The potassium soil test is a little more complicated to run. It starts the same with some measured extracting solution in the test tube. Shaken not stirred, then soil settled. Use of an eyedropper to put liquid into a second test tube for the “before” color on the card. Next we count how many drops it takes of the other solution to match the “after” color on the chart. It says to add two drops at a time, then shake and see if it matches but we actually started with eight because our
Out of 10 areas of soil tested all had over 10 drops to even come close to match. For instance, 12 drops equals a “medium-high level” of potassium and we had two of those. 14 drops equals a “medium level” which we had 4 of. A couple 15 drop guys, which are “medium-low” potassium levels and a couple 188 drop results showing “low”.
Phosphorus encourages root development increasing crop yield and resistance to disease. It is important stuff.
This test begins the same as the others with a solution put in the test tube to mix a little of the soil in and shake. Then, after the soil is settled, the liquid is drawn up by eyedropper and put into another clean test tube.
A different chemical tablet is added and then, the test tube is shaken till the tablet dissolves, making a blue color appear.
We compare the resulting blue liquid to a chart to see what the result is. Results can be anywhere from trace to high levels of Phosphorus.
The nitrogen soil test reveals information about a most vital link in the world’s food supply. Nitrogen is an integral part of the photosynthesis process. It’s presence in proper levels promotes healthy green “above-ground” growth in plants. Testing for nitrogen helps to determine how much decomposed organic matter, or fertilizers need to be added.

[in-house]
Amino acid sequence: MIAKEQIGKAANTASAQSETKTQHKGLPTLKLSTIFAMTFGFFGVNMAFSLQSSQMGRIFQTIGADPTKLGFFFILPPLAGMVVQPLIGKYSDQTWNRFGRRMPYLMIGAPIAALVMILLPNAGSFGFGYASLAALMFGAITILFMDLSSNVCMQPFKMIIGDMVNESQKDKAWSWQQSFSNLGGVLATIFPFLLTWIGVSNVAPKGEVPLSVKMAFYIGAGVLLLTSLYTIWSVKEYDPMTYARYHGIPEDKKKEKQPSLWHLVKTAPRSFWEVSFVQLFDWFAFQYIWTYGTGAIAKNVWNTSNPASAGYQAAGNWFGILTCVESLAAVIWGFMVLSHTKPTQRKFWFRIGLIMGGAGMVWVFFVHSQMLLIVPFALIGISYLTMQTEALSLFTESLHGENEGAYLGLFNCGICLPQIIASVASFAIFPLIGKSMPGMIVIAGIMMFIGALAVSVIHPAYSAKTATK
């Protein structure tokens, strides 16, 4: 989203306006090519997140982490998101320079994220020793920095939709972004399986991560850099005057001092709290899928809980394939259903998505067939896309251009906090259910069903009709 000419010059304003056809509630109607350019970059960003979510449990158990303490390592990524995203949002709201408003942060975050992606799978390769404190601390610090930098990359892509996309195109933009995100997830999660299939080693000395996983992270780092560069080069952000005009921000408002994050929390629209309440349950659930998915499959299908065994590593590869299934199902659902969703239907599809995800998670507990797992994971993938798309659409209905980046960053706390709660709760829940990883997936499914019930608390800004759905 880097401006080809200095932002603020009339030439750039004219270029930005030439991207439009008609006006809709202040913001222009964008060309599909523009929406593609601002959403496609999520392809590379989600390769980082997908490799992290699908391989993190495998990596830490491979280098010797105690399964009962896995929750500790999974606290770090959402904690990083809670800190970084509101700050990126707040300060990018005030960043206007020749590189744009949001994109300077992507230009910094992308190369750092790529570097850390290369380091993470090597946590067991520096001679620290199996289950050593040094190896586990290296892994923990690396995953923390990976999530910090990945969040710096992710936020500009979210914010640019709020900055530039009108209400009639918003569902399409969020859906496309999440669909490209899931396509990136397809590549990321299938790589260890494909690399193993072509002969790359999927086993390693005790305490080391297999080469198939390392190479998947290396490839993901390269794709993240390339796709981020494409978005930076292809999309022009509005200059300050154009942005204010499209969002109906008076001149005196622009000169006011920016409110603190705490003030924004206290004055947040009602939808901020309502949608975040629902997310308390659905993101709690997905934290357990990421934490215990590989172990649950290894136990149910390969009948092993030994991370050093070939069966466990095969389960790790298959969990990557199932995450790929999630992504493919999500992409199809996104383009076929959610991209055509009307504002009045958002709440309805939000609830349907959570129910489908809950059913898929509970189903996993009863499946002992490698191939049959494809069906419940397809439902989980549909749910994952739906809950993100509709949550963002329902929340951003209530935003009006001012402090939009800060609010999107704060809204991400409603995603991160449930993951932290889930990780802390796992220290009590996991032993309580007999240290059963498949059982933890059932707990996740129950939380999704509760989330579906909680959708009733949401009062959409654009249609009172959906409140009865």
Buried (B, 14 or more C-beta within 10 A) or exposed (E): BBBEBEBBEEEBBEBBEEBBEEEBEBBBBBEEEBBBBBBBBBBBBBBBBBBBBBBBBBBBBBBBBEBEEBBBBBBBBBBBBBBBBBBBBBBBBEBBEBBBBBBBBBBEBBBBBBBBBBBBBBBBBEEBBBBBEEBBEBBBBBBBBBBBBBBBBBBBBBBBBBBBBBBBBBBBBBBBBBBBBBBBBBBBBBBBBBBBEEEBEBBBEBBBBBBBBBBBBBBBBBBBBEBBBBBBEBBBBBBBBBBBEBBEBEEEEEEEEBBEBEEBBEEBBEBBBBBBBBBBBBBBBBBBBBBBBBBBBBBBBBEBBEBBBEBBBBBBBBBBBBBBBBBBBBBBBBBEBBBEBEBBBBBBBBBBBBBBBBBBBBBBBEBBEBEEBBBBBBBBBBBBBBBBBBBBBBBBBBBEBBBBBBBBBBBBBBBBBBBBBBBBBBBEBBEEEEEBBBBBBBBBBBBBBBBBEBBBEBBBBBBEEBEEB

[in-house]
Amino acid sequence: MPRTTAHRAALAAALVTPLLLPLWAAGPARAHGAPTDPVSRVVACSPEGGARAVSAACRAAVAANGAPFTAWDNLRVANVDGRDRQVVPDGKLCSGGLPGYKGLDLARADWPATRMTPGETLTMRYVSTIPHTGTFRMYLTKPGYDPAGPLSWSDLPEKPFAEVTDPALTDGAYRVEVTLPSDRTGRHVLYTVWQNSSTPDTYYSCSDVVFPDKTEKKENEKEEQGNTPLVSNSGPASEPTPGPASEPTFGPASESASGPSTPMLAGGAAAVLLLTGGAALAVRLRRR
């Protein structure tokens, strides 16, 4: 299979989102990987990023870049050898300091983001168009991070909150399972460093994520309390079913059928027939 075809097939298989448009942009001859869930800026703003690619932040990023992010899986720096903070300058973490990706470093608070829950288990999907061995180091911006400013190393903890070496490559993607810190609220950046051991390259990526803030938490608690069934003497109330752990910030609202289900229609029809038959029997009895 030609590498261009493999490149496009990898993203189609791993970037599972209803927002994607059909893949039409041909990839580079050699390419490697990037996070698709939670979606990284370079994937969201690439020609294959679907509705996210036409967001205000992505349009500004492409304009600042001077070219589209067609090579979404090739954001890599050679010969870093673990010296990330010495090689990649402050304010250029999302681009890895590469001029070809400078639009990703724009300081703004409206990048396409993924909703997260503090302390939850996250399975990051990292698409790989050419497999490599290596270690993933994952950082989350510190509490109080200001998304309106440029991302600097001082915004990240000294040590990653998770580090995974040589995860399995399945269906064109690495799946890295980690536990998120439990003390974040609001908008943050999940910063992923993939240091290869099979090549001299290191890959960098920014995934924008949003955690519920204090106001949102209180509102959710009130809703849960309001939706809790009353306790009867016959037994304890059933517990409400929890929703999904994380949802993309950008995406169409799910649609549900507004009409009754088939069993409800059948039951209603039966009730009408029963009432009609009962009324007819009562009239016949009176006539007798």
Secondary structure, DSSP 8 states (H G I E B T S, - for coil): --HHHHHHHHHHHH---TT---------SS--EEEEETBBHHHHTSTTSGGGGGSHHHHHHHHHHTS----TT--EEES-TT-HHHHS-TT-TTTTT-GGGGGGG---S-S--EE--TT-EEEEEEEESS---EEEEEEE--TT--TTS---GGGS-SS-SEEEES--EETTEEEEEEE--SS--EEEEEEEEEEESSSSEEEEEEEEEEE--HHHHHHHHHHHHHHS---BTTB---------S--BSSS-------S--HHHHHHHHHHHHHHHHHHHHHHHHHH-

Nitrogen is an element that needs to be replenished in our gardens as it is depleted when we harvest, or rain leaches levels down and when some of it is simply returned to the atmosphere.
Our test results on all ten soil samples showed trace or zero levels of nitrogen in our soil. Consequently, we had to lookup how much nitrogen is needed to be added to the garden for the different crops we have selected. We are glad that LaMotte test kits have little booklets on how to figure all of this stuff out.
Testing for the pH levels shows if the soil is more acid (sour) or alkaline (sweet). Testing involves measuring an amount of test solution into the test tube, then adding soil and shaking. Allow sediment to settle before comparing color to chart.
The correct pH level is the most essential building block for having good crop production. Where the soil is on the pH scale, greatly affects how the microbiology activity (fertilizers) can function. Therefore, we must initially have the pH level right before any thought of other nutrients is even beneficial.
This is the lowest neutral pH range test we had in this testing series at 6.0
This is one of the highest neutral pH ranges in our test batch. All ten test areas fell into the neutral pH range in our garden. It is probably because over the years, we have composted and put lime down as needed.
A pH test measures the acid and alkaline levels and then assigns a corresponding number somewhere between 3.0 to 11.0 as the results.
Neutral pH or Slightly Acidic pH
There are two basic plant groups. One prefers a “neutral range” of pH levels anywhere between 6.0 to 8.0. The other group prefers a “slightly acid soil” in the range between 5.0-6.0.
If soil test results reveal numbers out of these two acceptable ranges, then application of either limestone or alum will be needed to correct it. Remember, to get the pH range right before adding any fertilizers (nitrogen, phosphorus, potash).